Controls on anthropogenic radionuclide distribution in the Sellafield-impacted Eastern Irish Sea

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Ray , D , Leary , P , Livens , F , Gray , N , Morris , K , Law , K A , Fuller , A J , Abrahamsen-Mills , L , Howe , J , Tierney , K , Muir , G & Law , G T W 2020 , ' Controls on anthropogenic radionuclide distribution in the Sellafield-impacted Eastern Irish Sea ' , The Science of the Total Environment , vol. 743 , 140765 . https://doi.org/10.1016/j.scitotenv.2020.140765

Title: Controls on anthropogenic radionuclide distribution in the Sellafield-impacted Eastern Irish Sea
Author: Ray, Daisy; Leary, Peter; Livens, Francis; Gray, Neil; Morris, Katherine; Law, Kathleen A.; Fuller, Adam J.; Abrahamsen-Mills, Liam; Howe, John; Tierney, Kieran; Muir, Graham; Law, Gareth T.W.
Other contributor: University of Helsinki, Department of Chemistry
Date: 2020-11-15
Language: eng
Number of pages: 14
Belongs to series: The Science of the Total Environment
ISSN: 0048-9697
DOI: https://doi.org/10.1016/j.scitotenv.2020.140765
URI: http://hdl.handle.net/10138/318385
Abstract: Understanding anthropogenic radionuclide biogeochemistry and mobility in natural systems is key to improving the management of radioactively contaminated environments and radioactive wastes. Here, we describe the contemporary depth distribution and phase partitioning of 137Cs, Pu, and 241Am in two sediment cores taken from the Irish Sea (Site 1: the Irish Sea Mudpatch; Site 2: the Esk Estuary). Both sites are located ~10 km from the Sellafield nuclear site. Low-level aqueous radioactive waste has been discharged from the Sellafield site into the Irish Sea for >50 y. We compare the depth distribution of the radionuclides at each site to trends in sediment and porewater redox chemistry, using trace element abundance, microbial ecology, and sequential extractions, to better understand the relative importance of sediment biogeochemistry vs. physical controls on radionuclide distribution/post-depositional mobility in the sediments. We highlight that the distribution of 137Cs, Pu, and 241Am at both sites is largely controlled by physical mixing of the sediments, physical transport processes, and sediment accumulation. Interestingly, at the Esk Estuary, microbially-mediated redox processes (considered for Pu) do not appear to offer significant controls on Pu distribution, even over decadal timescales. We also highlight that the Irish Sea Mudpatch likely still acts as a source of historical pollution to other areas in the Irish Sea, despite ever decreasing levels of waste output from the Sellafield site.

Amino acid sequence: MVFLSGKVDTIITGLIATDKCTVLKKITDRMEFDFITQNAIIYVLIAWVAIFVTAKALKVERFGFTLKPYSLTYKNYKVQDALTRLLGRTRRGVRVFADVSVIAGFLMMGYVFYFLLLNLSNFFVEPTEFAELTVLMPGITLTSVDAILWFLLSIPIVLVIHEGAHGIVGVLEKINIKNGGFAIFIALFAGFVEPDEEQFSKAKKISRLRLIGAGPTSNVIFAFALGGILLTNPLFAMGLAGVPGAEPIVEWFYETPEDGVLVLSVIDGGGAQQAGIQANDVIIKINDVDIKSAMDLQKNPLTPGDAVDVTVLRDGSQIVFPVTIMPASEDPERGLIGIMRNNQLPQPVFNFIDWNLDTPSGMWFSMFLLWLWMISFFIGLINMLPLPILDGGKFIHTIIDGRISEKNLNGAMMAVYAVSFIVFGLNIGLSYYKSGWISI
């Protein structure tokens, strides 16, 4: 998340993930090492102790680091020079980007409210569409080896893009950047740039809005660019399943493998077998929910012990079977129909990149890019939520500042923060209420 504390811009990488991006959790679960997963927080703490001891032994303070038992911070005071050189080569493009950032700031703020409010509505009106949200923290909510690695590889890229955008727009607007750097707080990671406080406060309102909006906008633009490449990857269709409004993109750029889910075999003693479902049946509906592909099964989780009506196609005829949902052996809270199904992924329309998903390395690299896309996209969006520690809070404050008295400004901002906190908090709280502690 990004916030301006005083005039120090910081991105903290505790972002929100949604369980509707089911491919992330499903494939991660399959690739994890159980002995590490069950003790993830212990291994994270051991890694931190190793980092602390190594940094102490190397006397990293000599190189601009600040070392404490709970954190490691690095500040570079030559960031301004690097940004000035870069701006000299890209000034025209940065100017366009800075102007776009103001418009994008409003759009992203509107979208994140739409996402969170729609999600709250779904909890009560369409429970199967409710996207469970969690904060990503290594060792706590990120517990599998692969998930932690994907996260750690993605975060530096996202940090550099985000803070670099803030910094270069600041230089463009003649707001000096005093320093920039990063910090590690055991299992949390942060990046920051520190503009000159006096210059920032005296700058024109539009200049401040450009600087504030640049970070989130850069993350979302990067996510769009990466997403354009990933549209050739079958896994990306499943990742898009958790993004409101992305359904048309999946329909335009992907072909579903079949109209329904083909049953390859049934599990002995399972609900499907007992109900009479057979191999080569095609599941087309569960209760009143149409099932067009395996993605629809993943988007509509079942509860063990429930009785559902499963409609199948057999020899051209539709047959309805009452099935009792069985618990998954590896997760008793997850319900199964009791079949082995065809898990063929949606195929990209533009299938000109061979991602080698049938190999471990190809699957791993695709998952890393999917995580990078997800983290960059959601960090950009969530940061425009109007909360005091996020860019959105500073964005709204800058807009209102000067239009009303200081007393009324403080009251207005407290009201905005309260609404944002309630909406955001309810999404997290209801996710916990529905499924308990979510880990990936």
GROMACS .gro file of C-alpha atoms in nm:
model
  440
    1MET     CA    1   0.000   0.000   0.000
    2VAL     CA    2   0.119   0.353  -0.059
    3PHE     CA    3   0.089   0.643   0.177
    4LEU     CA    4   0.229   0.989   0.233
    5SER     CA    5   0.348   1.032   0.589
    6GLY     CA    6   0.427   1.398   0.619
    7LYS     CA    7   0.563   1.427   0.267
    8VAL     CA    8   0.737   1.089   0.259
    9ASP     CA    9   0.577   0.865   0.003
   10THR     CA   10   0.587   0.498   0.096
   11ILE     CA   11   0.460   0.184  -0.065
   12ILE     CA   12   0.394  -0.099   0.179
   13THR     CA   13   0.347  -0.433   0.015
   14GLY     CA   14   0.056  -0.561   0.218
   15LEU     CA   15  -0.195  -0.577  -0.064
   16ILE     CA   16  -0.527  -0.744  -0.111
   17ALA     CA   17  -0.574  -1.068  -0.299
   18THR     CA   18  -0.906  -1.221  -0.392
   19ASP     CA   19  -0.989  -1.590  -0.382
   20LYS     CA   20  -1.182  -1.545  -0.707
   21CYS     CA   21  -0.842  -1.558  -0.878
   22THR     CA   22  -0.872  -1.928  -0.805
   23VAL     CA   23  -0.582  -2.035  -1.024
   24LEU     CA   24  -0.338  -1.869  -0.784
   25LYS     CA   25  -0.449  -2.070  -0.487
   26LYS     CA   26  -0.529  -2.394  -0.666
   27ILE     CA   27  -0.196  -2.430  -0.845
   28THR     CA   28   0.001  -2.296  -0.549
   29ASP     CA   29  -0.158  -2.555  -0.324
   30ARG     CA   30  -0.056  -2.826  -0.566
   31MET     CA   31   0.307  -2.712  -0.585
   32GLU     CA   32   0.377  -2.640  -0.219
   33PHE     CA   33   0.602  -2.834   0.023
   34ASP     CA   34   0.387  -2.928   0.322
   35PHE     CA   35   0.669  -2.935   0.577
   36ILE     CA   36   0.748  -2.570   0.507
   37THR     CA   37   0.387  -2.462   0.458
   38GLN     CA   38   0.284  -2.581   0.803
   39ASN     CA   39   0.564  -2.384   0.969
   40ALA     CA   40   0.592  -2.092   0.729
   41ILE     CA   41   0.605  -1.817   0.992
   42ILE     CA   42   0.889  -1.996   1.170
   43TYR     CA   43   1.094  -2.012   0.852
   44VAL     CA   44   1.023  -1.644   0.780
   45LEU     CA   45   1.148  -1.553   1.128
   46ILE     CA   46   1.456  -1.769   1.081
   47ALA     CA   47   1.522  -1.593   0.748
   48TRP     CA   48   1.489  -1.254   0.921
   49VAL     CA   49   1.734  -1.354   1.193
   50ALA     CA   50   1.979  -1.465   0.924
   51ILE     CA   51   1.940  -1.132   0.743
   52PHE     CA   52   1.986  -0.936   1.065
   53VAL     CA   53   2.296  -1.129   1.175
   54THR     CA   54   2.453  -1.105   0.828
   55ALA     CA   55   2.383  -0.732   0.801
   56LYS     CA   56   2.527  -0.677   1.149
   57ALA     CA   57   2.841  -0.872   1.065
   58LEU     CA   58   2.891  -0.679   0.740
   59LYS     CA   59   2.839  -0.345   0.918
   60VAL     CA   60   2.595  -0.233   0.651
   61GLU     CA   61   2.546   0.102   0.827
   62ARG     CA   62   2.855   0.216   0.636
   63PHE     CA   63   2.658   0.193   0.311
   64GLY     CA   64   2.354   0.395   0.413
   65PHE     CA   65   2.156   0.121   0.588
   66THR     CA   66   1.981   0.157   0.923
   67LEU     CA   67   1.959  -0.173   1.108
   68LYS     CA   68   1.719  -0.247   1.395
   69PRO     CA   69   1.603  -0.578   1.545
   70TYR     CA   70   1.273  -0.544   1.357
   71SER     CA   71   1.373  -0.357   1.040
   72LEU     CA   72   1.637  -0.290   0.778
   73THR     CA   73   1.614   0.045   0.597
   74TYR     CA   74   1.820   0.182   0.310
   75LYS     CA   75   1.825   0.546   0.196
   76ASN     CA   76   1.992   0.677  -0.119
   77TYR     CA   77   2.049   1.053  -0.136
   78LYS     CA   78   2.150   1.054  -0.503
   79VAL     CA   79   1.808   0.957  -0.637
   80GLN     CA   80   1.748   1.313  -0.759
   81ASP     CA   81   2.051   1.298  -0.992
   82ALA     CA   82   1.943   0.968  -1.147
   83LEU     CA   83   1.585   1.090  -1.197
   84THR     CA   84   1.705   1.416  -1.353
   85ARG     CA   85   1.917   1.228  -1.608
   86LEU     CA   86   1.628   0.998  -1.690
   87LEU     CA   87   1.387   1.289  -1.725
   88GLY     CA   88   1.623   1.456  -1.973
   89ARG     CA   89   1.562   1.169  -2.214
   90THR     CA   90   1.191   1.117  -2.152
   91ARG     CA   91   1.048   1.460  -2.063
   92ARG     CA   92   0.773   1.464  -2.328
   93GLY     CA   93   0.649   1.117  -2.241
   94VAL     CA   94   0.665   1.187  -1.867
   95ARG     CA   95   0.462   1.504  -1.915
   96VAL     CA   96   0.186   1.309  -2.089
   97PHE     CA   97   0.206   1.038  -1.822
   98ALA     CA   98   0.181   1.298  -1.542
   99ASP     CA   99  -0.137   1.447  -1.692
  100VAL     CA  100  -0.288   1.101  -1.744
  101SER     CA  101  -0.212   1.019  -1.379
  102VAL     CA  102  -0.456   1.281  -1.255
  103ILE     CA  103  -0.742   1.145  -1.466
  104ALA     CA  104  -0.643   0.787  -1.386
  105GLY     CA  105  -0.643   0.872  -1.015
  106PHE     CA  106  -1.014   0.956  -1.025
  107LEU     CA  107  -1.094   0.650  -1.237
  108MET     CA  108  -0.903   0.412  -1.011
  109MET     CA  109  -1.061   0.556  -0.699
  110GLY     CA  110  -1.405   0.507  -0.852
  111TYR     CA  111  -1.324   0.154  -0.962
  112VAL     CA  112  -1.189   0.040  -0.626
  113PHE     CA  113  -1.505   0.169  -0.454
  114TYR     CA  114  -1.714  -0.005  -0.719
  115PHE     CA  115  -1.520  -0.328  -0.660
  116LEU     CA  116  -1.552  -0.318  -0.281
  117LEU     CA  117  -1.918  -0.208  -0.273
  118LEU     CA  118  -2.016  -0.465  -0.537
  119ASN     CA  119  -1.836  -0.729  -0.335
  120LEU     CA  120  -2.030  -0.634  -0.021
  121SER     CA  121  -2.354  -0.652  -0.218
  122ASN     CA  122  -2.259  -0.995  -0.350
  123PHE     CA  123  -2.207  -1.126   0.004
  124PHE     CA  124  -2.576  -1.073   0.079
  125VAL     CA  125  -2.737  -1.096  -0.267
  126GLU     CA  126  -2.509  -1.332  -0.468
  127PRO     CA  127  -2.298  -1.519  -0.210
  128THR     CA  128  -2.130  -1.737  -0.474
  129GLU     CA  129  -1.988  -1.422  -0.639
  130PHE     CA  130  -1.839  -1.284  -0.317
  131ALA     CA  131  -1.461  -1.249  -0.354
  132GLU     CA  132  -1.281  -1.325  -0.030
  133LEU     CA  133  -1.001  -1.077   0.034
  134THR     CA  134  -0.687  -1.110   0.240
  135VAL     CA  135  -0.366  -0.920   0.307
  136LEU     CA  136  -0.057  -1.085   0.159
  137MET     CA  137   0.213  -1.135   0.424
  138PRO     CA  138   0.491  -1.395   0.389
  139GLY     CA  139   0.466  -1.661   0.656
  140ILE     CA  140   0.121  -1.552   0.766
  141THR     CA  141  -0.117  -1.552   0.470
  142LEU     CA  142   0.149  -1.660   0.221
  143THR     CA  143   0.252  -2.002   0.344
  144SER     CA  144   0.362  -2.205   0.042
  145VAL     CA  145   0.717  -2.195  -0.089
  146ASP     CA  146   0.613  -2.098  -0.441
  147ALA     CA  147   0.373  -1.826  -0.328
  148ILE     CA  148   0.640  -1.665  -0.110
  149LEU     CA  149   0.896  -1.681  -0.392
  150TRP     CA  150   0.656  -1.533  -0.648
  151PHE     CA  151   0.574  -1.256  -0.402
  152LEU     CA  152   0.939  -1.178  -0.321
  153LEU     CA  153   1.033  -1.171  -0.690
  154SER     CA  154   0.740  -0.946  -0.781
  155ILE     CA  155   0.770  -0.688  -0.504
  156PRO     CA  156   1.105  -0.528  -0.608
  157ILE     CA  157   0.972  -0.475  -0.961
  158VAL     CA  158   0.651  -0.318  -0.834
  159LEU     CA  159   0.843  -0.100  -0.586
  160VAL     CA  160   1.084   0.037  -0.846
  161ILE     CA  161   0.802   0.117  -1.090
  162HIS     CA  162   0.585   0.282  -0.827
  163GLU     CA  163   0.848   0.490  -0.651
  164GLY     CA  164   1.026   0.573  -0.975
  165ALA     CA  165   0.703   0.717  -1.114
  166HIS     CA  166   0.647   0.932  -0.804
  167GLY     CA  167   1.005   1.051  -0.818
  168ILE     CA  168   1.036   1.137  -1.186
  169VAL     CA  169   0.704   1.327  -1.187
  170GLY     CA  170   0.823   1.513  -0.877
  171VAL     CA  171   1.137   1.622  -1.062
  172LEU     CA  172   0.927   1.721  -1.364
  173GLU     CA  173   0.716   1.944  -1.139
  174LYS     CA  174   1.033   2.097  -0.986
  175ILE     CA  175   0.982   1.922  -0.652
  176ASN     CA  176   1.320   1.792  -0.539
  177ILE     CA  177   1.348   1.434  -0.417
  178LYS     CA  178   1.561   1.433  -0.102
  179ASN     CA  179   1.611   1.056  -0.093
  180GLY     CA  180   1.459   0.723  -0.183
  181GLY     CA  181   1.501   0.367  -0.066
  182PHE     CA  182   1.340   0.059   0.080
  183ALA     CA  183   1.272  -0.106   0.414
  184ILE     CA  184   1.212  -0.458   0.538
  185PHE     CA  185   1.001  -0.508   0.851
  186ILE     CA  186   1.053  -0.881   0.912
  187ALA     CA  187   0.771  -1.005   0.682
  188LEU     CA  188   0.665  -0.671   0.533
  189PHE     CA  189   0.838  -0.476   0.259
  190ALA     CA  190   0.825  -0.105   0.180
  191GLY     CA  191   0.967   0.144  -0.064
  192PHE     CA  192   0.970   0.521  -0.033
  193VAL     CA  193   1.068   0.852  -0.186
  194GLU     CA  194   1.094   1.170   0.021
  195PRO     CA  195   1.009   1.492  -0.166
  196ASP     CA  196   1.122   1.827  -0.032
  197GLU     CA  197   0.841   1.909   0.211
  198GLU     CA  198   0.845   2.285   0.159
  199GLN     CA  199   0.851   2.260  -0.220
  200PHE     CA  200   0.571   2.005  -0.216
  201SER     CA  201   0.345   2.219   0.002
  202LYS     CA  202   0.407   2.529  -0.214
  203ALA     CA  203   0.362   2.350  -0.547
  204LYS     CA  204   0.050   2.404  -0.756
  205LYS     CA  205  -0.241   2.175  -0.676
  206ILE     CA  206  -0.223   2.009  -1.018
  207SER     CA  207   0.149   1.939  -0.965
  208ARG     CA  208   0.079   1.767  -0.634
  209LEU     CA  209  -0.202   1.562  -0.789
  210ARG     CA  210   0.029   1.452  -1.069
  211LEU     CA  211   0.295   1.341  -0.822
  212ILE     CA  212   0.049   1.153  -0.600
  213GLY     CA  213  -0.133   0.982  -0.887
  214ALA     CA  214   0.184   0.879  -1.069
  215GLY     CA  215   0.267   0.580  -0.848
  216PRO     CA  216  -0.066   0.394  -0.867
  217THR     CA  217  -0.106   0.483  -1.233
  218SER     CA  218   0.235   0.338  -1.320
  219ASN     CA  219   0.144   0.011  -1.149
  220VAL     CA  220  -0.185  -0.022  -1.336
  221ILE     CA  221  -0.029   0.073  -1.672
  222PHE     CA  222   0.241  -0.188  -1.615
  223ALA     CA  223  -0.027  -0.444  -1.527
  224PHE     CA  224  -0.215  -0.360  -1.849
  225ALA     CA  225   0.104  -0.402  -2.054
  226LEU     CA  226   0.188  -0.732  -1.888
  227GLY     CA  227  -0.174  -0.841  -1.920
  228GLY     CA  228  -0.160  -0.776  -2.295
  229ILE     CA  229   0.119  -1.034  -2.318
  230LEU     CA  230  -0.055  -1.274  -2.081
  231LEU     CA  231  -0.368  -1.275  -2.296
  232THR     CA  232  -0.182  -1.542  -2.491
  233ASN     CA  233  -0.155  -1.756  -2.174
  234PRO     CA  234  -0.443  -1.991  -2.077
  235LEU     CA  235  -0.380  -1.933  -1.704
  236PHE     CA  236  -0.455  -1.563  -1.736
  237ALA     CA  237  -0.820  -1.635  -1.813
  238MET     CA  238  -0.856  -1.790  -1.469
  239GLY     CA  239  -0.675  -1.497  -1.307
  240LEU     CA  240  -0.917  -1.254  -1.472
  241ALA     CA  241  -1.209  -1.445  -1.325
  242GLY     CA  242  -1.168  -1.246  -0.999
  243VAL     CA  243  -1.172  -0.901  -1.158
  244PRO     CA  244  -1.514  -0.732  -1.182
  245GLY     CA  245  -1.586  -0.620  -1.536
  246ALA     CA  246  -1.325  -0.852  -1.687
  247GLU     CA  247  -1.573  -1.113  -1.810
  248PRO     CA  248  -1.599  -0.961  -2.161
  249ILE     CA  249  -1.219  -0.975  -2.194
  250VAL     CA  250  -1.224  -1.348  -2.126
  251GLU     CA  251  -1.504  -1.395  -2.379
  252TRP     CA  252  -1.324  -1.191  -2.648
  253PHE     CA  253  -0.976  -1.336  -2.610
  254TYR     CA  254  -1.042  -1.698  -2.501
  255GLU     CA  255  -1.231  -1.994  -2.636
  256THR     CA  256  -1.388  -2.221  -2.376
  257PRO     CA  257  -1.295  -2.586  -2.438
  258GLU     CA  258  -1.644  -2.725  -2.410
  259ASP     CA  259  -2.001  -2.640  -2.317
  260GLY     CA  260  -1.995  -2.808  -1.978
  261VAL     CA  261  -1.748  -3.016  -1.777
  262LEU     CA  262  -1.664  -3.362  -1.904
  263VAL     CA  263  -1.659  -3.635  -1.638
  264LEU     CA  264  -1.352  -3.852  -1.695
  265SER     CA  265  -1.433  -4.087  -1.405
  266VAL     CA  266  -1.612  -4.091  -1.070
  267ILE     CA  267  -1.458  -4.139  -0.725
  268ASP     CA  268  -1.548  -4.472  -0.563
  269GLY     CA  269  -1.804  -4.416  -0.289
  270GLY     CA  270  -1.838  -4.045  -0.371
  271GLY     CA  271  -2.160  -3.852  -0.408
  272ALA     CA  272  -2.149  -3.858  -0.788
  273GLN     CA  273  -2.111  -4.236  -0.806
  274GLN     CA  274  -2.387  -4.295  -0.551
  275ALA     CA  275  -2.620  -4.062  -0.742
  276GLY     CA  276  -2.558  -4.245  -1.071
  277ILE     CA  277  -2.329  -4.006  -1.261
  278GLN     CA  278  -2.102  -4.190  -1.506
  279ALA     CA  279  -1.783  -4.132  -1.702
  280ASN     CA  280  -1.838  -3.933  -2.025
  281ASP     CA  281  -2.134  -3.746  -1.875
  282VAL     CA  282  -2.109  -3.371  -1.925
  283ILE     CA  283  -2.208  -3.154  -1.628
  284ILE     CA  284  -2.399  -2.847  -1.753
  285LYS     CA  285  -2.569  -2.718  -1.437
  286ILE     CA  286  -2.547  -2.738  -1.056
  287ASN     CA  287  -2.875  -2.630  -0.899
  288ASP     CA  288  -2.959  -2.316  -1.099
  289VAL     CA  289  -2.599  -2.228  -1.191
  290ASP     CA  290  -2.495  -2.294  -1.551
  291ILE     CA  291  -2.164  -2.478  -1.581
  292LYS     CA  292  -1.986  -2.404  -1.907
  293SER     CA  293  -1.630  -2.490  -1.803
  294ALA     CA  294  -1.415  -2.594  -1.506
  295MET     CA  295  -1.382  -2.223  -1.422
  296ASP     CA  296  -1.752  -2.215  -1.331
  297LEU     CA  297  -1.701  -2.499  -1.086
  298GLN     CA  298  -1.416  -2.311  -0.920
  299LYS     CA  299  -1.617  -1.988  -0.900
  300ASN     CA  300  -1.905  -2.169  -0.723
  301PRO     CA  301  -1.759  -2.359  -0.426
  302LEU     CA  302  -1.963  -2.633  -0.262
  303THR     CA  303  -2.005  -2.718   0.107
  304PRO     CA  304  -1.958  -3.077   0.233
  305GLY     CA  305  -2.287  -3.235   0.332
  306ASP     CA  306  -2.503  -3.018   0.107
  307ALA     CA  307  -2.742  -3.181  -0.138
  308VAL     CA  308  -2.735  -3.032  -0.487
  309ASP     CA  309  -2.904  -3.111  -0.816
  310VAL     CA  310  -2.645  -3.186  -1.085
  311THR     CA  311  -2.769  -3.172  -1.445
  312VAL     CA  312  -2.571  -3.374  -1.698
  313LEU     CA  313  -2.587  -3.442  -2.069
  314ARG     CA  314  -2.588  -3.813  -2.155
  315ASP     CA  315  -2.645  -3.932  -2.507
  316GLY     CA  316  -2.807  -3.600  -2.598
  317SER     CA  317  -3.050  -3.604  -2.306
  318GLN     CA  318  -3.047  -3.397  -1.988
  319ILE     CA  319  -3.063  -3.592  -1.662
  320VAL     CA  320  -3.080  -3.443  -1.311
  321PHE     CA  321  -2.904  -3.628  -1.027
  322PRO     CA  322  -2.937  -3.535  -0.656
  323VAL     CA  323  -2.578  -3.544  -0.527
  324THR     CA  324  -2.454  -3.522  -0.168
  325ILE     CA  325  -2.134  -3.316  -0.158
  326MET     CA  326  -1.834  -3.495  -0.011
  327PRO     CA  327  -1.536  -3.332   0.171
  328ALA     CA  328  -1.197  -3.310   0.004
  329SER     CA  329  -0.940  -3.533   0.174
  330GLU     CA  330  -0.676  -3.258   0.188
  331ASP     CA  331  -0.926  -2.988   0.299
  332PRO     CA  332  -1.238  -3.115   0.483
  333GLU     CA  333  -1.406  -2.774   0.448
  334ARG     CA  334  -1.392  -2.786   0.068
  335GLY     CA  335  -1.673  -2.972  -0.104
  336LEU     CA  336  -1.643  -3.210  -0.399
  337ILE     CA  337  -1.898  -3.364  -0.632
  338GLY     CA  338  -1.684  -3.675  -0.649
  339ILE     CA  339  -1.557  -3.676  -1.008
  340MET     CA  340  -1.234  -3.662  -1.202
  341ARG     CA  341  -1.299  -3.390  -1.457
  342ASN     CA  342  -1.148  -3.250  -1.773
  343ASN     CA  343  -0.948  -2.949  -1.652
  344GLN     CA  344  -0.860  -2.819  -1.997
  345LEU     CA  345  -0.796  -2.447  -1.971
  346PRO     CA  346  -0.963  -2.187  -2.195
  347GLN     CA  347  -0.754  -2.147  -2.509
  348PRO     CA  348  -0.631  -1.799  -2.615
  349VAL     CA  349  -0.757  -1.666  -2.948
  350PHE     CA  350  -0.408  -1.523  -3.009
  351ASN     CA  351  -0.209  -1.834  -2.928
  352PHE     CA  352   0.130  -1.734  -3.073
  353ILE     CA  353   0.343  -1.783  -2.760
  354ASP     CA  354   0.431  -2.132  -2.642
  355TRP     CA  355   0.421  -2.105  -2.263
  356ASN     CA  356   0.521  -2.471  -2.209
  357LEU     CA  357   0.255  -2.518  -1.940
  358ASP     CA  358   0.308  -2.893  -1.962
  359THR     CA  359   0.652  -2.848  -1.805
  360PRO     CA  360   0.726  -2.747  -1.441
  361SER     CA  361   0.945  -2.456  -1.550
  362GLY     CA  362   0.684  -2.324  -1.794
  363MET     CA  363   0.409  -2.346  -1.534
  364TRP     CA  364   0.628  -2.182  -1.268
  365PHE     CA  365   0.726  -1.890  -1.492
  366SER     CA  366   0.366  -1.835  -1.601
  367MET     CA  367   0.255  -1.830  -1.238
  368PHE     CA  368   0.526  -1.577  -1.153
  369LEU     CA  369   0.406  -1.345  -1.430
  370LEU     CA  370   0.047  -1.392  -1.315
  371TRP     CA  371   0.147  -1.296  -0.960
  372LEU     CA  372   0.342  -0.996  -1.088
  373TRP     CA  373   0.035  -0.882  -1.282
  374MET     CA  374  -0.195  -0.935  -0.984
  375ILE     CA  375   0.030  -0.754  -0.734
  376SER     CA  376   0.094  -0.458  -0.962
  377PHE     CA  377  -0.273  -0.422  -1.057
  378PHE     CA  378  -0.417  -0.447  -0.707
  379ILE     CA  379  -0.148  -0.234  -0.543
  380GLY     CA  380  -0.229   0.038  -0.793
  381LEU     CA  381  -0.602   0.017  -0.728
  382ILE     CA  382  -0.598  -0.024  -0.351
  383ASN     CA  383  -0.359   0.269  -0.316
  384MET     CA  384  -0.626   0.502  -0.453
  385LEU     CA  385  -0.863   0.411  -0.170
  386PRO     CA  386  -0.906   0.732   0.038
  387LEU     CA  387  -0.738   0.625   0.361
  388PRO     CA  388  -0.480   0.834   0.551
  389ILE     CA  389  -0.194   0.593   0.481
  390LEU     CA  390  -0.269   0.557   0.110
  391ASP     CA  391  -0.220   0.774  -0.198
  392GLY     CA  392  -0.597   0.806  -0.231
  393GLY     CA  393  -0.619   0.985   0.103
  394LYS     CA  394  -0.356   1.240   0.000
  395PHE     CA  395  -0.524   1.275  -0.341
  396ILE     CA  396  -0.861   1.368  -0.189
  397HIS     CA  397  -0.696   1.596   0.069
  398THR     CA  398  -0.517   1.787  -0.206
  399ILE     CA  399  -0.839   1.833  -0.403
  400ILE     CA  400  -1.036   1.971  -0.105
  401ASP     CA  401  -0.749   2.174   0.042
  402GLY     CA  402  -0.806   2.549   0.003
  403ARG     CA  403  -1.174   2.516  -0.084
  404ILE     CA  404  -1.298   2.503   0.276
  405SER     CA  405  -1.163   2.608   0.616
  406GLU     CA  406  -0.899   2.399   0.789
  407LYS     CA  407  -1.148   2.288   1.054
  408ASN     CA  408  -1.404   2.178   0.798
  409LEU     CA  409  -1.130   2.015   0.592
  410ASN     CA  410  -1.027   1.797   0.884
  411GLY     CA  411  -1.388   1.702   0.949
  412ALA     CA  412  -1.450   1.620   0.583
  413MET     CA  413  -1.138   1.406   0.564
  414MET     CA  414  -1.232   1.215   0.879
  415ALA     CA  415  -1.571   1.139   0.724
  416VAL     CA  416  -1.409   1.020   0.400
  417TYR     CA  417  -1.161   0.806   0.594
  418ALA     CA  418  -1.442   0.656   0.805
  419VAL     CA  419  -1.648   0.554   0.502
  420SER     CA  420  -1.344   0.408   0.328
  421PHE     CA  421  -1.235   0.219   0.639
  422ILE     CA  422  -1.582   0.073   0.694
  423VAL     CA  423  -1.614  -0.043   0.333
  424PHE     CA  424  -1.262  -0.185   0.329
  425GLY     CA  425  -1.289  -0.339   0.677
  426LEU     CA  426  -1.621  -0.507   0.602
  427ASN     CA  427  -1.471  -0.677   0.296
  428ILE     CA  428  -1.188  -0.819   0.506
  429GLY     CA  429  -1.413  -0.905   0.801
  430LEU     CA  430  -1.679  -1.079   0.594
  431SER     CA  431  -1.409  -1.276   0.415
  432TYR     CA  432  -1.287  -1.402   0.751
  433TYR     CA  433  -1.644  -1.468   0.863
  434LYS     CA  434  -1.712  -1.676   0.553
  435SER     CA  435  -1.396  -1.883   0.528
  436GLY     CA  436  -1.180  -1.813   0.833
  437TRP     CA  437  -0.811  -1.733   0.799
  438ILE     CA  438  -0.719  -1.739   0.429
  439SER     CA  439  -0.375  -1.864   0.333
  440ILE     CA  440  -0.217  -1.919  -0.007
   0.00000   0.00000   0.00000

Subject: ADSORPTION
ARTIFICIAL RADIONUCLIDES
Americium
Cesium
ESTUARINE SEDIMENTS
Esk Estuary
INTER-TIDAL SEDIMENTS
Irish Sea
PLUTONIUM
Plutonium
SALT-MARSH
SHEWANELLA-ONEIDENSIS
SP NOV.
SURFACE SEDIMENTS
Sellafield Ltd.
WASTE RADIONUCLIDES
116 Chemical sciences
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